However, drug-peddlers and prostitutes according to him have continued to make the place their second home. “One can definitely buy any kind of drugs one desires. But marijuana is most commonly sold here. The boys who sell them are younger and one can identify them from their bags and envelops, which they carry about. People who use such drugs know them when they come around. Sometimes, you could also see these rich men drive in at night to buy Indian hemp. They usually come in their flashy cars, and blare their horn to alert the boys about what they have come to do. And you will see them running to the cars to meet them and transact their business”.

In terms of prostitution, Ugwu said, Bar Beach is also notorious. “It is at night that they come around here for business. But as in other things, the Bar Beach is losing grip to beaches like Alfa and Lekki in this regard. People who want to pick girls prefer to go to those beaches, depending on the class of women. The lack of tents at the Bar Beach has made women of easy virtue opt for the nearby Kuramo.”

However, this reporter found out that the sex trade business which thrives at Bar Beach happens on a take –away basis, where the girls are taken to hotel rooms, unlike at other beaches where such transactions happen inside the tents. One startling revelation which came from Nnamdi Ugwu is that so many of the girls are from the university campuses, which informs why the place is usually alive with activities either during pronged strikes or semester breaks, which incidentally coincide with the religious holidays like Christmas and Easter. “But the girls are doing this to help themselves, because the economy is bad. A lot of them are students who come from the universities. They come around to hustle like their mates. Whenever there is a break or strike, the prices of the girls would go down, because there are more girls. But when school resumes, the few girls available begin to hike their fees too”.

At the early hours of the day, the bar beach, this reporter was told turns to religious ground. For the fact that there is unrestricted access to the arena, spiritualists who cannot gain access to the other beaches opt to come to the Bra Beach to pray with their clients. “The truth is that every time belt has its own class of customers when it comes to the Bar Beach. At afternoons, you will likely see genuine fun-seekers, who want to enjoy the beach. By evening, you will see fun seekers who are either looking for prostitutes, or drugs but in the wee hours of the day until dawn, you will likely see spiritualist, who are have come to pray. They can do whatever they like, because nobody prohibits them, but this does not happen at the private beaches. Of course, those ones will not even allow them to come”.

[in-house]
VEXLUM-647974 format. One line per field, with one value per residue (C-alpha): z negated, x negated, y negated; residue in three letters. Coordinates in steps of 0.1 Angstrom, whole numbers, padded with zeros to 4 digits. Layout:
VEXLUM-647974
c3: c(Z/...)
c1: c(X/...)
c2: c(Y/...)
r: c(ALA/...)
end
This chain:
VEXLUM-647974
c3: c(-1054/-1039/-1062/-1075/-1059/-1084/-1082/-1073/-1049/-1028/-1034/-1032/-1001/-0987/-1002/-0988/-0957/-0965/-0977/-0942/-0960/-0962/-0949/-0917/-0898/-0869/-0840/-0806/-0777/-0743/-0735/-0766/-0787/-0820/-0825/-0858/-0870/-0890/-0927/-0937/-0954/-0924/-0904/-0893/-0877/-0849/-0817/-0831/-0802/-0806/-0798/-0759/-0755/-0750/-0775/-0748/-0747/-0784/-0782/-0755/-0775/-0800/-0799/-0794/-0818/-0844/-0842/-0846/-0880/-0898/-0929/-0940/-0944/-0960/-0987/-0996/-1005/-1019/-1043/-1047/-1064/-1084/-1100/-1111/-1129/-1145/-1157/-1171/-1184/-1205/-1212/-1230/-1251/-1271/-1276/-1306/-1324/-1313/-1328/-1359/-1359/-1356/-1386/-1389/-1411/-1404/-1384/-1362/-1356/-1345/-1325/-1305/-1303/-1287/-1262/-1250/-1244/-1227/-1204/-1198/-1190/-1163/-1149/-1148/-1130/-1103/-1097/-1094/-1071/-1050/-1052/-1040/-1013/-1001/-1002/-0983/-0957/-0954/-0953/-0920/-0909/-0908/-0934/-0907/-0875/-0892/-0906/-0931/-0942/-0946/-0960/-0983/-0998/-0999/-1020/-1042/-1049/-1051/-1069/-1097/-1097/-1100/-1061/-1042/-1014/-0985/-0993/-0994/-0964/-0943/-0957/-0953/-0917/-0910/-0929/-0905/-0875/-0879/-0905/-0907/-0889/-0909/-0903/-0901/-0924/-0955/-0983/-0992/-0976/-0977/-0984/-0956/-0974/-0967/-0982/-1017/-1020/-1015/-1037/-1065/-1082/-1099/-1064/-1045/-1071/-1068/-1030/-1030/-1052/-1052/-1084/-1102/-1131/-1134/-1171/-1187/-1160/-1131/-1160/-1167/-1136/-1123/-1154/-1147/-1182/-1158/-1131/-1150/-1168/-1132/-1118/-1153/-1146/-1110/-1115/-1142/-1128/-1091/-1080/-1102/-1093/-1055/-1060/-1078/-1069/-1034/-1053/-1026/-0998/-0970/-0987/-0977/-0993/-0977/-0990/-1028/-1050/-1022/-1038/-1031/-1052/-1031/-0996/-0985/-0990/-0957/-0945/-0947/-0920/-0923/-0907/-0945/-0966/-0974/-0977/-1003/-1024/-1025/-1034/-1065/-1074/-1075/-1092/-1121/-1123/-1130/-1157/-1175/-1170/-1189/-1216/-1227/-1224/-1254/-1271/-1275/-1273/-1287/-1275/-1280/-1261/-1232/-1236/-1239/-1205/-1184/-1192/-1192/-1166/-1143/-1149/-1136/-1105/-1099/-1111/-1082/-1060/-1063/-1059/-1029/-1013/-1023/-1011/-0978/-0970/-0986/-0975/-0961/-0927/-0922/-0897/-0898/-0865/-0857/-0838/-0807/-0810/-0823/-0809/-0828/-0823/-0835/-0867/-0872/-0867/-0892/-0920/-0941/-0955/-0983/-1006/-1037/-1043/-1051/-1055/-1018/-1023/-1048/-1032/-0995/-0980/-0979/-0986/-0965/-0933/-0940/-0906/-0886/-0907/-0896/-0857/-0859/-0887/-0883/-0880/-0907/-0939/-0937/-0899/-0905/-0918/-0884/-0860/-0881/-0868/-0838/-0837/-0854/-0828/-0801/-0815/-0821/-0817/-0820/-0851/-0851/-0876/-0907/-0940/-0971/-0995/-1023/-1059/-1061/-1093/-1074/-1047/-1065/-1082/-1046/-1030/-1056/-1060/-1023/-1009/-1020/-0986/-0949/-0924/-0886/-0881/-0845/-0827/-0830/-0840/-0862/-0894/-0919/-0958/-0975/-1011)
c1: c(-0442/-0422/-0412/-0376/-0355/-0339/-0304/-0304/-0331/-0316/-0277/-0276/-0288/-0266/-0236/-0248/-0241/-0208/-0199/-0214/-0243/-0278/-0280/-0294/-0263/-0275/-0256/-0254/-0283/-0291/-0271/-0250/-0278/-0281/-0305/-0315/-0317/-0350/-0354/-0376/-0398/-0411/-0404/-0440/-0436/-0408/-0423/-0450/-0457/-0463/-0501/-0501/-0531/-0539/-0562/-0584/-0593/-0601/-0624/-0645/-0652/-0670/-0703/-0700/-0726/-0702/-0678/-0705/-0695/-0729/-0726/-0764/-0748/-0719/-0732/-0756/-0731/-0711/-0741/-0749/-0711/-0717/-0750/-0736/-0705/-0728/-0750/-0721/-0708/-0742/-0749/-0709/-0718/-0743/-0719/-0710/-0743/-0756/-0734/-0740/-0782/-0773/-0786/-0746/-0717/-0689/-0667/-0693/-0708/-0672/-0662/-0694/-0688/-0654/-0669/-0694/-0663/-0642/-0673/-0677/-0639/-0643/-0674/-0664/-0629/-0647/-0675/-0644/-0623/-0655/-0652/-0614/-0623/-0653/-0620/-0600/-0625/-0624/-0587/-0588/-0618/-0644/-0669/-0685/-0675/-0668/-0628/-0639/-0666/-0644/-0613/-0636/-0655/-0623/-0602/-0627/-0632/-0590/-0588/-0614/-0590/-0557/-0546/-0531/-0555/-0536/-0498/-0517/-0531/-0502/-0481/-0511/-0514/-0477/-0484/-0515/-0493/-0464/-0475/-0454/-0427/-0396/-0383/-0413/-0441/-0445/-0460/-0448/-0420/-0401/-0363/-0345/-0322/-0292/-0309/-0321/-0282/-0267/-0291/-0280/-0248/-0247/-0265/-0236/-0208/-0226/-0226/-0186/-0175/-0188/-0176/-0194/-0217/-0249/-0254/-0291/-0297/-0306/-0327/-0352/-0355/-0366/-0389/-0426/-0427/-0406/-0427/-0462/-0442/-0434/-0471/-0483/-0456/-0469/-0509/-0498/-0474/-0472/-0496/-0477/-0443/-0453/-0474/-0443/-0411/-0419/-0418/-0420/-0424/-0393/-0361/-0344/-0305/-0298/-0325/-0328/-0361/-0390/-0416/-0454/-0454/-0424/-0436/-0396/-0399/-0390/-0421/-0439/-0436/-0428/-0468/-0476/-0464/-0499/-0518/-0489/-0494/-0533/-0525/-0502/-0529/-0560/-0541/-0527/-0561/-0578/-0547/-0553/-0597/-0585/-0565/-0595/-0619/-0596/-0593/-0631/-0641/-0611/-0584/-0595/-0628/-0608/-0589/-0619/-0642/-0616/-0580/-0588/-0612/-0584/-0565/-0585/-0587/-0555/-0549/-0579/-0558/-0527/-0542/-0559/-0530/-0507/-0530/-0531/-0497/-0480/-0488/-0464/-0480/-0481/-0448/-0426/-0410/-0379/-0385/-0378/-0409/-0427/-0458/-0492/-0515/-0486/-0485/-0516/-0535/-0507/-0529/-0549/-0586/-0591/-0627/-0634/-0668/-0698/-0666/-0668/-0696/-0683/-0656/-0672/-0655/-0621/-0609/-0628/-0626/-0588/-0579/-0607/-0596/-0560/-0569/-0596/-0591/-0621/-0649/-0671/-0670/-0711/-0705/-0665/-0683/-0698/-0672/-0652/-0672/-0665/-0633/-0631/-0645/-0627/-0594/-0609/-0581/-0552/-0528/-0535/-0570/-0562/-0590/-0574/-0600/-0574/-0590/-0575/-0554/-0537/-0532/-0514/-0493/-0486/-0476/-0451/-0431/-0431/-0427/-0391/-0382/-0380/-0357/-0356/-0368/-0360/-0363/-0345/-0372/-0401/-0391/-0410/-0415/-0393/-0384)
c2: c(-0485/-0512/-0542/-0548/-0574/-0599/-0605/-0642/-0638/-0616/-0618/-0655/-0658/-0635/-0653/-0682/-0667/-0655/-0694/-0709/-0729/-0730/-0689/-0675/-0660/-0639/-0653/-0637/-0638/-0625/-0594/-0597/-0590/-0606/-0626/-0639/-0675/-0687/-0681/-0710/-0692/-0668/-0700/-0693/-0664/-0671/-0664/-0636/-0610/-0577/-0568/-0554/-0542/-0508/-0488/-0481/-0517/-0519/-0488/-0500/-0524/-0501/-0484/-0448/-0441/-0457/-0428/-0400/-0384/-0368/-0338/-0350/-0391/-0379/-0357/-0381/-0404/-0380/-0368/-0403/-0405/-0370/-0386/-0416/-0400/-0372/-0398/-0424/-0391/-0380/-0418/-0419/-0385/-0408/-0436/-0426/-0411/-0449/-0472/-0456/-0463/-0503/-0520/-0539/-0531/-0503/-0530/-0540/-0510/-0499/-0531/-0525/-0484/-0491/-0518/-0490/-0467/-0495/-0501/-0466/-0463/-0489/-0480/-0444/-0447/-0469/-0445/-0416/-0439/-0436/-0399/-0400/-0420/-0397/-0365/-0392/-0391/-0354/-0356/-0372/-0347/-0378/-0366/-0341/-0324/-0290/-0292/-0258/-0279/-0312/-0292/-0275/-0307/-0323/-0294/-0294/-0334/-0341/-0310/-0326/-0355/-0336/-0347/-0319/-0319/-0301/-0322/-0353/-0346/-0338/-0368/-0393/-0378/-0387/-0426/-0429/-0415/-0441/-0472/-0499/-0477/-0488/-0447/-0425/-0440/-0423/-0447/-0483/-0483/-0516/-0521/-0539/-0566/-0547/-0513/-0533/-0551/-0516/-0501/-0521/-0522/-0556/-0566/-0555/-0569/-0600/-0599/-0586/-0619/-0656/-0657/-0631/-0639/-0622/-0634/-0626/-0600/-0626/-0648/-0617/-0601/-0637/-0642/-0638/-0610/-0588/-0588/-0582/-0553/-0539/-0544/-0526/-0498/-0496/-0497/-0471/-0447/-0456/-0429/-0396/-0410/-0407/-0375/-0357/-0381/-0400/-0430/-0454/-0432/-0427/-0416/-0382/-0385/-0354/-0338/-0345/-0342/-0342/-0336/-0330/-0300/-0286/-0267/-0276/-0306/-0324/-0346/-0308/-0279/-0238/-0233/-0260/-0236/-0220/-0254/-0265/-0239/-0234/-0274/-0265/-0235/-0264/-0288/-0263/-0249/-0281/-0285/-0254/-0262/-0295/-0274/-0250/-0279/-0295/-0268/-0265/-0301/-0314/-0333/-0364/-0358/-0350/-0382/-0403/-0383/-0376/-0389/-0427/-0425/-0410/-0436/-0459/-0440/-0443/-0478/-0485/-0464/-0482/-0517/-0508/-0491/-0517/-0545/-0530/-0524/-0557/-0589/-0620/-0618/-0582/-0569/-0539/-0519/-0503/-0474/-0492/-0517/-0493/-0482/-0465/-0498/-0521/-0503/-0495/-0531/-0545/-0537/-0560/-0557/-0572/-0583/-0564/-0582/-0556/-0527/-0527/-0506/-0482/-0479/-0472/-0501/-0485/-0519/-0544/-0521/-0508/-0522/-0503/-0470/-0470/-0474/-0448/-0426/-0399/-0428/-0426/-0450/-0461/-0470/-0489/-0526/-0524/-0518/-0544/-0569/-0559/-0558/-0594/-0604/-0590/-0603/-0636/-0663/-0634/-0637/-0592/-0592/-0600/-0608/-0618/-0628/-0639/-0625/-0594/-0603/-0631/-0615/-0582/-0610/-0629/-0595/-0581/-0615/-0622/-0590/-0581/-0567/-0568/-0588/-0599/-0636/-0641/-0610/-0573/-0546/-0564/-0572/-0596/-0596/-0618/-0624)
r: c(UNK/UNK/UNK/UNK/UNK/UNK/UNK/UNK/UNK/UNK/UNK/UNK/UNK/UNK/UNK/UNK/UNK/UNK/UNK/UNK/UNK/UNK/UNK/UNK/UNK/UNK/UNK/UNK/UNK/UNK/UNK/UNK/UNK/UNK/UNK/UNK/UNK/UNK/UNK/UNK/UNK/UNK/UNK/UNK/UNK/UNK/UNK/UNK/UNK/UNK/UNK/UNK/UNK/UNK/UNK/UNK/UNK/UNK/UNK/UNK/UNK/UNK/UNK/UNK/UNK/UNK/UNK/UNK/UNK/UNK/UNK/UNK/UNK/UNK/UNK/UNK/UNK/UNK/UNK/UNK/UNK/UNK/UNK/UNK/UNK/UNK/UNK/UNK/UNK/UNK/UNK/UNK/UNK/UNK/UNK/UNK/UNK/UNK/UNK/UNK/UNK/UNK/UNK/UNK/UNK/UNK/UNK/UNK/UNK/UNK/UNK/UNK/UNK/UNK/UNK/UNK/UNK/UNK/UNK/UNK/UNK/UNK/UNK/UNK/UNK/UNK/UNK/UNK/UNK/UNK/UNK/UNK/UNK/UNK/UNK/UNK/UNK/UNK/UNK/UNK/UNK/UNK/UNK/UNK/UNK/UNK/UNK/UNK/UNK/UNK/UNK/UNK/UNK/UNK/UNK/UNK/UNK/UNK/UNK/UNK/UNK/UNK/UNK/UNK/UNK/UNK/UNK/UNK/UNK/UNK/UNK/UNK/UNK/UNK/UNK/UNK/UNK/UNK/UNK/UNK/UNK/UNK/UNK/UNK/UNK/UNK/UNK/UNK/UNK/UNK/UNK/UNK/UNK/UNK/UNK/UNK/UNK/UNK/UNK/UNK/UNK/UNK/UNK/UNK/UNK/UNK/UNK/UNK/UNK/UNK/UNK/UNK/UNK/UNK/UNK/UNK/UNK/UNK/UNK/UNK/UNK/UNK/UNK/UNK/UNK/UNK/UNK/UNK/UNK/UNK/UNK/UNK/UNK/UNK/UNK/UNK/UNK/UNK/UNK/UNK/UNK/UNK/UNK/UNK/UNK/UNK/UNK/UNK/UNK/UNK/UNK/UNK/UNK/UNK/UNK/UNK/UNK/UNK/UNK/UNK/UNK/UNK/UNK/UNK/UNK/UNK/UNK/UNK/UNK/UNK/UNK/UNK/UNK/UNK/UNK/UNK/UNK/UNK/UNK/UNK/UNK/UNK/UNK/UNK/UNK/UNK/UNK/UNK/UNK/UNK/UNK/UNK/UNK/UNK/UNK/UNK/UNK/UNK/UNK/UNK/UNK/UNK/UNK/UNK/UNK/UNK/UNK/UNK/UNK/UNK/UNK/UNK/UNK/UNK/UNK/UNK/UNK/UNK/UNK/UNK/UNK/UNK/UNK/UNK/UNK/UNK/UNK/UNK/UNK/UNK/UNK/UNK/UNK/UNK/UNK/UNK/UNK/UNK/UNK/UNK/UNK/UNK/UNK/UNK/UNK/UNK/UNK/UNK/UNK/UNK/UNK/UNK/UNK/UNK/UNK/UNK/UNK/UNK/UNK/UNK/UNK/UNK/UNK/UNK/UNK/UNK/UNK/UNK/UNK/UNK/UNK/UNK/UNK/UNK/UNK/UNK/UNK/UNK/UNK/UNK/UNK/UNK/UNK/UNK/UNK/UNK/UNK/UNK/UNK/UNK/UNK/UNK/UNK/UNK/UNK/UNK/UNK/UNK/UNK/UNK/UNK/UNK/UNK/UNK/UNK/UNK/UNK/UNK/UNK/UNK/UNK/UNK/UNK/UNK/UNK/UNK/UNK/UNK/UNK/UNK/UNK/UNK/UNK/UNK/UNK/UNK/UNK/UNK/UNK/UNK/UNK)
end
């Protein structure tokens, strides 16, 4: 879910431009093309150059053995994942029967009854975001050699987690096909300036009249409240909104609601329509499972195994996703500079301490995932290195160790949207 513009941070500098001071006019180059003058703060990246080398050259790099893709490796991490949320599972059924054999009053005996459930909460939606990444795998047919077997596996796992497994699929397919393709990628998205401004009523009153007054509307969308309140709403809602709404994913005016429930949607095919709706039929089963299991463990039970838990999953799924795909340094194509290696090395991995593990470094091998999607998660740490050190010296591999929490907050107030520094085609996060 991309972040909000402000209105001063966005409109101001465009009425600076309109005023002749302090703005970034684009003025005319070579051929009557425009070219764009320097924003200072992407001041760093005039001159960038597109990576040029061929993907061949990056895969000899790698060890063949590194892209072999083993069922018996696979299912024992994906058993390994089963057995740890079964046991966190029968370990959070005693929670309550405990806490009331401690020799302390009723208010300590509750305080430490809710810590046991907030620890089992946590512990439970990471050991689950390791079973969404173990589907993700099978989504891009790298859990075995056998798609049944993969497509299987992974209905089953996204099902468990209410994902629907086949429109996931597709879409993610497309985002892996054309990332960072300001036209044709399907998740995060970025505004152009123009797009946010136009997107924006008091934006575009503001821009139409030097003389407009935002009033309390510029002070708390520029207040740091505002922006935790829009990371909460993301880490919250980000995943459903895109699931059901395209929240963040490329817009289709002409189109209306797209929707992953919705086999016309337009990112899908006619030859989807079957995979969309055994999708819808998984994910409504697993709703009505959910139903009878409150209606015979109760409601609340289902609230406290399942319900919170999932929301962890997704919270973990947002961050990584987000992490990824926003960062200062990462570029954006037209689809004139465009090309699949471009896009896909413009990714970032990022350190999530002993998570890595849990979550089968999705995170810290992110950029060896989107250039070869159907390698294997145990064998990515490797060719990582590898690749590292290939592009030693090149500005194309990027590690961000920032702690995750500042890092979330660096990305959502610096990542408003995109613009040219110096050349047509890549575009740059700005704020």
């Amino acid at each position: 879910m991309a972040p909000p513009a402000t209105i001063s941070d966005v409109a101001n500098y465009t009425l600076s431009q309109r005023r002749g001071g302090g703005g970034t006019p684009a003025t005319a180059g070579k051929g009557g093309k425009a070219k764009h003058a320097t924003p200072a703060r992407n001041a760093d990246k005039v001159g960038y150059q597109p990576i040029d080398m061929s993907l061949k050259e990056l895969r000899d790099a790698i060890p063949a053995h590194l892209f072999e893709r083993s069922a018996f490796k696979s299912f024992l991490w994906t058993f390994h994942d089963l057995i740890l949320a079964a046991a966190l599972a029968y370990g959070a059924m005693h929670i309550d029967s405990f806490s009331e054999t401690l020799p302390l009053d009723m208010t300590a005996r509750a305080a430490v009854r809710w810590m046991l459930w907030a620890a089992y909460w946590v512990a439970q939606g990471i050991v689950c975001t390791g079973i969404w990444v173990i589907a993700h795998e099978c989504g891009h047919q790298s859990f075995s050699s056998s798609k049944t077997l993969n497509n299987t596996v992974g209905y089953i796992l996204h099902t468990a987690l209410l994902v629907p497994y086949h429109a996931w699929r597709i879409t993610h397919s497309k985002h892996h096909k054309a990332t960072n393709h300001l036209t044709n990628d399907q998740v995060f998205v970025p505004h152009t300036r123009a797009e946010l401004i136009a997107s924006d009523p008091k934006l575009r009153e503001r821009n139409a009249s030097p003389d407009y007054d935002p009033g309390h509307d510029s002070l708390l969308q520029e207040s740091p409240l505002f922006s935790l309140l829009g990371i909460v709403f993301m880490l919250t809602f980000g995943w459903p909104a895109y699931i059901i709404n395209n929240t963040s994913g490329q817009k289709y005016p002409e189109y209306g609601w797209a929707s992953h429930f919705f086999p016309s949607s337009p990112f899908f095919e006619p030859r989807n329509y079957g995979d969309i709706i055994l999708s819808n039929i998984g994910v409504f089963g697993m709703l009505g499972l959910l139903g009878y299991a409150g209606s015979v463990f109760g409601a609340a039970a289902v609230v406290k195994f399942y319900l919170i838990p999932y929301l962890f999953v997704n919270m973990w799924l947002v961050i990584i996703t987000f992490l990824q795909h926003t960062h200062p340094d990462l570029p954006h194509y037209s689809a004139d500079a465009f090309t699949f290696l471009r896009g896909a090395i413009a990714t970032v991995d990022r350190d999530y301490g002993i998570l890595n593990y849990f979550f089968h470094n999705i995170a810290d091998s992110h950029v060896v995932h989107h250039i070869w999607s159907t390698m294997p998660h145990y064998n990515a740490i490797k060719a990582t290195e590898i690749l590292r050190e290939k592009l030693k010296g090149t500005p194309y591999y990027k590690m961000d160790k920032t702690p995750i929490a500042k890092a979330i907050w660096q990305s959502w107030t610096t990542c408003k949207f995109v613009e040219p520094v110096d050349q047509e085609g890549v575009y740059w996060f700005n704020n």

These religious tourists are usually from the spiritual churches and often make sacrifices at the shorelines for afflictions ranging from barrenness, to poverty to unemployment to spiritual attacks. And often times, the animals used for the sacrifices come back haunting tourists with their foul smell. This has often caused many tourists nausea.

The beautiful thing is that the Lagos State government is not relenting on her efforts to bring back the fun at the Bar Beach, even though it appears like a prick on the major problem. Sometime ago, the beach was closed down by the government with plans to reactivate it. But this intervention may not be enough according to Marine Scientist, Ikechukwu Onyema of the University of Lagos. According to him, the plans of the Environmental Impact Assessment need to be pursued to the letter. “We must enlighten the shoreline masses and develop an environmentally friendly coastal culture. Similar feats have been achieved in Dubai and elsewhere without devastating environmental consequences. And the time to act is now. There is need to realistically and ecologically protect our coastline in Lagos, particularly areas where human activities have caused large-scale deleterious effects.”

How far this would go in bringing back the glory of the good old Bar Beach squarely rests on time.